When ready to serve, whip cream then fold in ground cinnamon.
Unmould the jelly, then serve with cinnamon cream
If you have any questions for me or for Ian, why not write in to or write in to 2rrr, PO Box 644 Gladesville NSW 1675.


Houttuynia cordata is Vietnamese Fish  Mint Herb
  • What is this fishy smelling herb with a hint of citrus which is also known as chameleon plant, fishwort an bishop’s weed?It’s also known as Dokudami which means “poison-blocking plant” and was often used for the exact same purpose.

Vietnamese fish mint is a flowering plant native to Japan, Korea, southern China, and Southeast Asia, where it grows in dark moist, shady places and along river banks.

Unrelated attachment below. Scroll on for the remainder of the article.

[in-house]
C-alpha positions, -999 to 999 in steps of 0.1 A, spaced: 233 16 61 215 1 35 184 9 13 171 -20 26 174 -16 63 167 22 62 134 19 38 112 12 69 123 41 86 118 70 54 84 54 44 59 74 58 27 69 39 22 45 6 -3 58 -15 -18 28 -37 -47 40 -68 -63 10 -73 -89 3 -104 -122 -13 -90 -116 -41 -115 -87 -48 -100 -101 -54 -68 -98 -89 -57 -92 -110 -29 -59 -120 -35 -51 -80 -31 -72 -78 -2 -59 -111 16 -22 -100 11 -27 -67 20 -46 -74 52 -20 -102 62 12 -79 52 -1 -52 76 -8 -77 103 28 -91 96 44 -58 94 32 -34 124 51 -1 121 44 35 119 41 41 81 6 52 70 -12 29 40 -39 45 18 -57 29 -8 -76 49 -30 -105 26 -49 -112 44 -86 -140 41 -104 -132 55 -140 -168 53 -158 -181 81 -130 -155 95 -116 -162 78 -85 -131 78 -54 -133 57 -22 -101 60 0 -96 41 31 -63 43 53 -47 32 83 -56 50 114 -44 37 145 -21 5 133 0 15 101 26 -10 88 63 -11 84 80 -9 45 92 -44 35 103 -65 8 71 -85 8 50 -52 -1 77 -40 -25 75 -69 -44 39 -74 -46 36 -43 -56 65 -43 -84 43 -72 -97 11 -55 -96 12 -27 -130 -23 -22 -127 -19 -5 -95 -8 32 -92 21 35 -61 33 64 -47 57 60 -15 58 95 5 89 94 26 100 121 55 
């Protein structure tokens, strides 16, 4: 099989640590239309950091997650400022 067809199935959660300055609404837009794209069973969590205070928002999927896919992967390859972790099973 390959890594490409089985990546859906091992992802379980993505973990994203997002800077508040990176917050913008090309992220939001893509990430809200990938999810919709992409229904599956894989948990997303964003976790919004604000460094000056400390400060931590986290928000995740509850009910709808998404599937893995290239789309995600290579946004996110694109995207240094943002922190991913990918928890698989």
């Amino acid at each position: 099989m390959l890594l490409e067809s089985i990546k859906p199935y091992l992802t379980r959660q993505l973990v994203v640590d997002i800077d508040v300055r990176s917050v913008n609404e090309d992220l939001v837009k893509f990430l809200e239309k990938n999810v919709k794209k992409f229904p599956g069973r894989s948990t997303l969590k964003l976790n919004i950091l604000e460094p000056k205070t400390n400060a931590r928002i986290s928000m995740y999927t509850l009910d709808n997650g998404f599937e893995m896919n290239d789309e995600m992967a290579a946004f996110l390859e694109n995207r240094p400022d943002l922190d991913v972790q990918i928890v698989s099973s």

Sometimes submerged deep in freshwater areas.
Houttuynia cordata: Fish mint
A somewhat invasive plant, it can be found growing on hills, fields, and even between cracks in asphalt.
In those countries it’s used as a leaf and root vegetable.
Vietnamese fish mint smells like a combination of fresh fish, mint and citrus, and has large amounts of the aromatic chemicals myrcene and undecanone.
These and many other naturally occurring chemicals are the basis of its huge list of medicinal uses.
According information about this herb it treats stomach aches, indigestion and swellings. Among other things.
  • Leaves can also be crushed to a paste to cure insect bites, rashes and itching.

The leaves are sort of heart shaped, and the plant itself grows to anywhere between 20 – 80 cm, depending on the climate and conditions you’re growing it in.
Vietnamese fish mint does have flowers in summer which are greenish-yellow and only 2-3 cm in size.
Fish Mint
Although mine has never flowered/